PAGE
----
Okamoto says that she sees her own personal account as the “top of funnel," where she as an individual influencer (with 2.5 million followers compared to August's 156,000) can direct people not only to the brand’s account, but to other properties such as the website or members’ space.
To see the funnel in action, Okamoto looks at the numbers: her personal account is currently gaining anywhere between 10,000 and 20,000 new followers per day, while the August account is gaining “a few hundred.” Around 100,000 have gone on on to subscribe to August’s newsletter — while 6,500 customers have signed up for regular deliveries of the brand’s pads and tampons.
“[Tracking] number of followers is great because we now have those people in our network,” she says. “Our email list, built over the last few months, is exponentially growing because of TikTok.”
The brand’s ability to harness TikTok as a tool to introduce followers to other channels has also helped to cut down costs, too. Okamoto says the brand spends less than $10,000 a month on social advertising, and has been able to reduce that spending over time, thanks to the awareness driven through Tiktok.
Chan agrees that the days of an overwhelming sales surge correlating directly to a single TikTok video might be over — she says that when one of Youthforia’s videos performs well, there tends to be a longer tail of activity that follows, which makes it difficult to attribute to a direct source. She says one of the key metrics the brand tracks is number of weekly impressions, to make sure the videos are increasing their reach and introducing the brand to a new audience.
Steffes says that while a successful TikTok video will send traffic to the brand’s website and Amazon pages, a more interesting number to track can be the volume of comments. “The more engagement we create, the more views we develop and in turn [this helps] us go viral more often,” he says, adding that controversial statements — such as responding to negative feedback — are good conversation starters. “When we start seeing it polarize people one way or the other, our social team can usually predict that Tiktok is going to be viral, or at least perform well.”
In Youthforia and August’s cases, it is clear that much of each brand’s success with the platform is down to the fact the founders are willing to put themselves forward as the face of the brand.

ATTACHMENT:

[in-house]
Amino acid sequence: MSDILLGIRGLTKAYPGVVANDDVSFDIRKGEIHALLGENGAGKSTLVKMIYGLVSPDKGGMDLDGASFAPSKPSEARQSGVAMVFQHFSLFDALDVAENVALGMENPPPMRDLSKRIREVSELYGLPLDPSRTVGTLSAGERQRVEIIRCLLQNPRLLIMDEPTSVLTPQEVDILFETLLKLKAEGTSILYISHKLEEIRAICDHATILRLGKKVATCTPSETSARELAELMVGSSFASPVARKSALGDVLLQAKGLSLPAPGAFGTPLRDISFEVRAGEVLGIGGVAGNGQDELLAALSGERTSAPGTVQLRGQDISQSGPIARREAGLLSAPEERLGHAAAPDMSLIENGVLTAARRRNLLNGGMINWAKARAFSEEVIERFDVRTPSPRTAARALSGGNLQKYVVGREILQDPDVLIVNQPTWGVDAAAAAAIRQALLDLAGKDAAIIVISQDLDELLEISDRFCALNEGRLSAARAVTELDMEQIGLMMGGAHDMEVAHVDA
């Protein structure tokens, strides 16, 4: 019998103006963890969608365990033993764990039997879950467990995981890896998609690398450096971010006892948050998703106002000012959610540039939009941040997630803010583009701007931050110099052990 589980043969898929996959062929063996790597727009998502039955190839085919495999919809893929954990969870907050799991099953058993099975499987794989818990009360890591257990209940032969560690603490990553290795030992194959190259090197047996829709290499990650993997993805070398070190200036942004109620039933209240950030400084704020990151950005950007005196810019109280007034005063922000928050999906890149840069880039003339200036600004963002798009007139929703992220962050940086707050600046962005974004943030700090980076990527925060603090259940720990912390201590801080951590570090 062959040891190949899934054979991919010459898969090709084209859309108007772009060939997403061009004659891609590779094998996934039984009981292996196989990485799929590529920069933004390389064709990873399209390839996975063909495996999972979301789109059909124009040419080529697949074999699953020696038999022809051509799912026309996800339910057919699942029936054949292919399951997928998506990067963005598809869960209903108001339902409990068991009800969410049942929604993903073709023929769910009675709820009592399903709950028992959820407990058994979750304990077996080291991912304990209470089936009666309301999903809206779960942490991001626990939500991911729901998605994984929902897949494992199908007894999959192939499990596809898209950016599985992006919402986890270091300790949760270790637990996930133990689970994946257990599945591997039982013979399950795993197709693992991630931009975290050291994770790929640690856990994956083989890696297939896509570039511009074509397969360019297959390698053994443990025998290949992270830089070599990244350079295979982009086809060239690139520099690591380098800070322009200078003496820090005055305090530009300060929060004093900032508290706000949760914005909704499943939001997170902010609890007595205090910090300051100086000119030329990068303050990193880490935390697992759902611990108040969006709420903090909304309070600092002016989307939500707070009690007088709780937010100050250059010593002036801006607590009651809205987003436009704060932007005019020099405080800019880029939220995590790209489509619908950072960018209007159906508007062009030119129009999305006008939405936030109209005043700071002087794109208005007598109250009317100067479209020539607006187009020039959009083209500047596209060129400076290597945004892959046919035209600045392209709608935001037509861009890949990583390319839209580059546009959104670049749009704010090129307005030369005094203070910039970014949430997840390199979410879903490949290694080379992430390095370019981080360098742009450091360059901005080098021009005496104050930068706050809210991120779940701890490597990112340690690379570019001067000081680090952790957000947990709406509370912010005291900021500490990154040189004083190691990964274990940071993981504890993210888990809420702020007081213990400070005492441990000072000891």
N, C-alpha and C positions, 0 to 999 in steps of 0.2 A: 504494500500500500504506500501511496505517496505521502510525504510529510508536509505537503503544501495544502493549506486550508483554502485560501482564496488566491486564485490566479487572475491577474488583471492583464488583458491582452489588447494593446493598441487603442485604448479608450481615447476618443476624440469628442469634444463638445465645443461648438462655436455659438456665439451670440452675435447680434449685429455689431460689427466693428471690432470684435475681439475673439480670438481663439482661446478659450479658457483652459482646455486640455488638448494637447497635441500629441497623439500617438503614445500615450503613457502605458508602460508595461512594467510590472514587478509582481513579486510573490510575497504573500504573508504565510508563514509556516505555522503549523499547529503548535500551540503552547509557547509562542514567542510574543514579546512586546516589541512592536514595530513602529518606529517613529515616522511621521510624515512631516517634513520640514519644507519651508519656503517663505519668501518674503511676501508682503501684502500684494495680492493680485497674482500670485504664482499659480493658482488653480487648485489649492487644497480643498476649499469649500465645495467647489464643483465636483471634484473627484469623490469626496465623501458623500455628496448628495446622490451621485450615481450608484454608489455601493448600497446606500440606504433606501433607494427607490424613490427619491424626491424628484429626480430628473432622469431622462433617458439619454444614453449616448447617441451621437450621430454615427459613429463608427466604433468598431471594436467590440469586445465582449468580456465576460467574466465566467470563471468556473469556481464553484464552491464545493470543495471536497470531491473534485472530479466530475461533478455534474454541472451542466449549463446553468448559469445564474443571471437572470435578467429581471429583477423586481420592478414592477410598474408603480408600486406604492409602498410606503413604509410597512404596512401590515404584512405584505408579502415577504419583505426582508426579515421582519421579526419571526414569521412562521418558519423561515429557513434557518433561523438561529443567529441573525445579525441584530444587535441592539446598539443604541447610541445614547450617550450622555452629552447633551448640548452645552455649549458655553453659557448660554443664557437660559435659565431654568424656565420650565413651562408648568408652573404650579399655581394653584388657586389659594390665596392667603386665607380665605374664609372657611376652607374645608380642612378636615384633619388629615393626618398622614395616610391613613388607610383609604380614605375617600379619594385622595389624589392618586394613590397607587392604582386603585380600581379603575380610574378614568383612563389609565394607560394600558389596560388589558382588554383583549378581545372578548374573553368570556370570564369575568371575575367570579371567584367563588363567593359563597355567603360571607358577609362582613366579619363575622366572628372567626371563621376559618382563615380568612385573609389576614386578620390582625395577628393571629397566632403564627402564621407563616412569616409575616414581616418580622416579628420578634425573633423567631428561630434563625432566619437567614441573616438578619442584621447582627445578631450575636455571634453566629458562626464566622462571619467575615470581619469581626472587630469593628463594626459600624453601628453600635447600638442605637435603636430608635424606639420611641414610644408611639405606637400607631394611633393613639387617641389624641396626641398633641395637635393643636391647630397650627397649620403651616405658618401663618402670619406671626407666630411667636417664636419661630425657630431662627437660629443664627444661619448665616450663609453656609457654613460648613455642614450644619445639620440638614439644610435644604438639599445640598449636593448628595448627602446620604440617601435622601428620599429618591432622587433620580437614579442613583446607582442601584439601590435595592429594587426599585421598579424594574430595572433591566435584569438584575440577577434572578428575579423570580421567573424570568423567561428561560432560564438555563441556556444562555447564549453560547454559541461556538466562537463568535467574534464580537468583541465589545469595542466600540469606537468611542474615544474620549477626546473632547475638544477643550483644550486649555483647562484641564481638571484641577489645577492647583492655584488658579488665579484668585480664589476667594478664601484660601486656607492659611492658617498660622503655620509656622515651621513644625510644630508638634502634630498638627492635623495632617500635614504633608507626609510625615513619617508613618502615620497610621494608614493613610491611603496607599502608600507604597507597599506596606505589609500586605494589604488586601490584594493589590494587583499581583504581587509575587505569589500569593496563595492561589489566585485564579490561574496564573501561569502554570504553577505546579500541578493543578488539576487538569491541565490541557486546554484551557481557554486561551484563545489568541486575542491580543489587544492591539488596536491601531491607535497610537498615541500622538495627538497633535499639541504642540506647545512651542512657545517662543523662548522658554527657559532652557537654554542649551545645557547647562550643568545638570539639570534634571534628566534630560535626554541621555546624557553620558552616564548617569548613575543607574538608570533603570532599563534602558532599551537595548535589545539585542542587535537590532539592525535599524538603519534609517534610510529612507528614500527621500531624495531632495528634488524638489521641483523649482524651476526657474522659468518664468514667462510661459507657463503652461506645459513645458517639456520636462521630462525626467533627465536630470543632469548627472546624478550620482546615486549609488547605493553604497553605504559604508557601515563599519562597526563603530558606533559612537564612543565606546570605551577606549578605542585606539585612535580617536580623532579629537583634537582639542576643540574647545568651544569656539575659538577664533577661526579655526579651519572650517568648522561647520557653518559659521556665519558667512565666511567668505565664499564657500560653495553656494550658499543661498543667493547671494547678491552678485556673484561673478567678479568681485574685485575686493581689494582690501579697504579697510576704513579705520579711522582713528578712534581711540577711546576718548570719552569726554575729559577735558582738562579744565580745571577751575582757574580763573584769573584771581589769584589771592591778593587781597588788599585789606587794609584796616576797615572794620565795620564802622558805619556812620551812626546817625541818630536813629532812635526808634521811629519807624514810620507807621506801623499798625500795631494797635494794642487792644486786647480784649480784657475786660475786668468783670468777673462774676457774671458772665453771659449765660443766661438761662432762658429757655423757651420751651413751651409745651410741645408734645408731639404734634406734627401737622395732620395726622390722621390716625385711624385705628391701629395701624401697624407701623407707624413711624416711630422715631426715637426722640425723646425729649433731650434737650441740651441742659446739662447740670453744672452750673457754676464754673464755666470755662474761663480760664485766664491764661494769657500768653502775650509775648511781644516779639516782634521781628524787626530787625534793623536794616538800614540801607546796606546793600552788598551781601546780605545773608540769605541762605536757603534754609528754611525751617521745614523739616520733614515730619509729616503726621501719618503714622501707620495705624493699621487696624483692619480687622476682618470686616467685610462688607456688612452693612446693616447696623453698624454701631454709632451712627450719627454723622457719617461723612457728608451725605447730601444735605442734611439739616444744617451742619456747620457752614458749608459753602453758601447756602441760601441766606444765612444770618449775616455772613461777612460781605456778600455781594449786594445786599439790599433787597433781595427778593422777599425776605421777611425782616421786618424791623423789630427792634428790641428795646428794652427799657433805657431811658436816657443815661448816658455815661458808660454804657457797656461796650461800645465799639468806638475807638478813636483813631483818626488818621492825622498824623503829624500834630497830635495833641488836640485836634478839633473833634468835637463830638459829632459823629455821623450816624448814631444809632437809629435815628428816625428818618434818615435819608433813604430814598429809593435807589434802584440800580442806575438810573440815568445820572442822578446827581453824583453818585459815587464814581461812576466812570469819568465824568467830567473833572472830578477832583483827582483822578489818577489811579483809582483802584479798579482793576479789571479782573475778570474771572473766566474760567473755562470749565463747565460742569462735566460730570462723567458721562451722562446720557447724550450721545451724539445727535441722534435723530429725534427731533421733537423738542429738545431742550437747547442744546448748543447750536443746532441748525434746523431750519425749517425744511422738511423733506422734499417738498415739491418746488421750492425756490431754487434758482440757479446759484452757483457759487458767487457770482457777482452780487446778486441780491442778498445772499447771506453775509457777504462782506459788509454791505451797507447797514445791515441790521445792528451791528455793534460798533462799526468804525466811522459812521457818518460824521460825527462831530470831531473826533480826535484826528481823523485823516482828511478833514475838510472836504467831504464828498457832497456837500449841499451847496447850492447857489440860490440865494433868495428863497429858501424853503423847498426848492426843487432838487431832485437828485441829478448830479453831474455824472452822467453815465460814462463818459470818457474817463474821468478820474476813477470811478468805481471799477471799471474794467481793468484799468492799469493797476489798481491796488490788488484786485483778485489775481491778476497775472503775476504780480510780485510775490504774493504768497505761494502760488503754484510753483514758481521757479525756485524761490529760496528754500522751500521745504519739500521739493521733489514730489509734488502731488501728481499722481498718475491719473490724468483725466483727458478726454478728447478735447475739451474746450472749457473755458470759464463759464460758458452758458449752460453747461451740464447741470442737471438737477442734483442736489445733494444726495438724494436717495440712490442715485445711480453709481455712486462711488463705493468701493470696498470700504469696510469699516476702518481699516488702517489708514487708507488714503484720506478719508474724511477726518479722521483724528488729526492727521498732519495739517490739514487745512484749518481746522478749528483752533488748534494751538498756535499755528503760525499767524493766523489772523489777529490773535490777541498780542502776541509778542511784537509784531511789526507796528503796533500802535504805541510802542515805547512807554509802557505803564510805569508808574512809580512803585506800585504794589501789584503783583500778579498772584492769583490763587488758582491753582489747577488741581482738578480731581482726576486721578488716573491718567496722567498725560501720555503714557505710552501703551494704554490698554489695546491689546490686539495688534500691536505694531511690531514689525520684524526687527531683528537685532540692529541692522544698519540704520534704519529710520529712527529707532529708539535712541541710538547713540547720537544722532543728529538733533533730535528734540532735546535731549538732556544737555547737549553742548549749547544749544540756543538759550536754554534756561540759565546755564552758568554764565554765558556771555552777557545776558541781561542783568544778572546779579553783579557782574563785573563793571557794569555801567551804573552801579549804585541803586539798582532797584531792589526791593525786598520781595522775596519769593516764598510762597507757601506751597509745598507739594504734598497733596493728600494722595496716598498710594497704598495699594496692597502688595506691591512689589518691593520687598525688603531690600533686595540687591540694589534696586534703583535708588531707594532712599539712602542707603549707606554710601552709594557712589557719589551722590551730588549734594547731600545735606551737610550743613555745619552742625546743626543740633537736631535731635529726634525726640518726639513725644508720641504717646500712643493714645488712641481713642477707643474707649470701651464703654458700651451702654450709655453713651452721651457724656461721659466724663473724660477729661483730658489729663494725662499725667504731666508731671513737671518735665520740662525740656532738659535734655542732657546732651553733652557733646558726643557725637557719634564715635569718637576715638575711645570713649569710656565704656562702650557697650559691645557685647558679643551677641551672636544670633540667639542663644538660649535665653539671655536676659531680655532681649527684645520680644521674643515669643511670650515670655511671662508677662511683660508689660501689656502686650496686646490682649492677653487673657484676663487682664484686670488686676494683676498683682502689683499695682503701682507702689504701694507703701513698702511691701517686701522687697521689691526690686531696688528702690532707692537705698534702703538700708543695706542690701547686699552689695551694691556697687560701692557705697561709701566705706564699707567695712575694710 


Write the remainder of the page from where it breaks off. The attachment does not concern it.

“I like it because it’s such a unique way to communicate with customers,” Chan explains. “If they ask a question, I can just reply with a video. To me, making a TikTok can be faster than writing out a response.”
Okamoto meanwhile points out that having two TikTok accounts that August can leverage has its own advantages. Business accounts, for example, aren’t permitted to use the platform’s trending songs, meaning they have to miss out on some of the hot topics of the day. But through her personal account, Okamoto can use these viral moments to grow her own following.
But having a founder be so intimately involved in growing a brand’s following is not necessarily sustainable — particularly as the business grows and greater responsibilities for the leadership team emerge.
Speaking to Thingtesting earlier this year, Lerer Hippeau’s director of talent Amanda Cantor said that “TikTok experts” are currently on many brand’s hiring wishlists, as they weigh up whether it is better to outsource this kind of talent, or keep it in-house.
While Okamoto says the decision to have her own, and several members of the August team’s, faces on the TikTok account stemmed from a need to get going quickly, she admits it does “save a lot of money by having me as an in-house influencer.”
But there are other benefits too. Transparency is important to Gen Z audiences — and given TikTok is one of the apps where they congregate, it makes sense that brands speaking to them there would want introduce them to members of their team.
Staffers and founders will also be able to speak about a brand with more authenticity and authority than even the most well-rehearsed influencer, Okamoto points out. “TikTok is a place where you can say a lot in 30 seconds. And the best person to do so is the person who lives and breathes the brand.”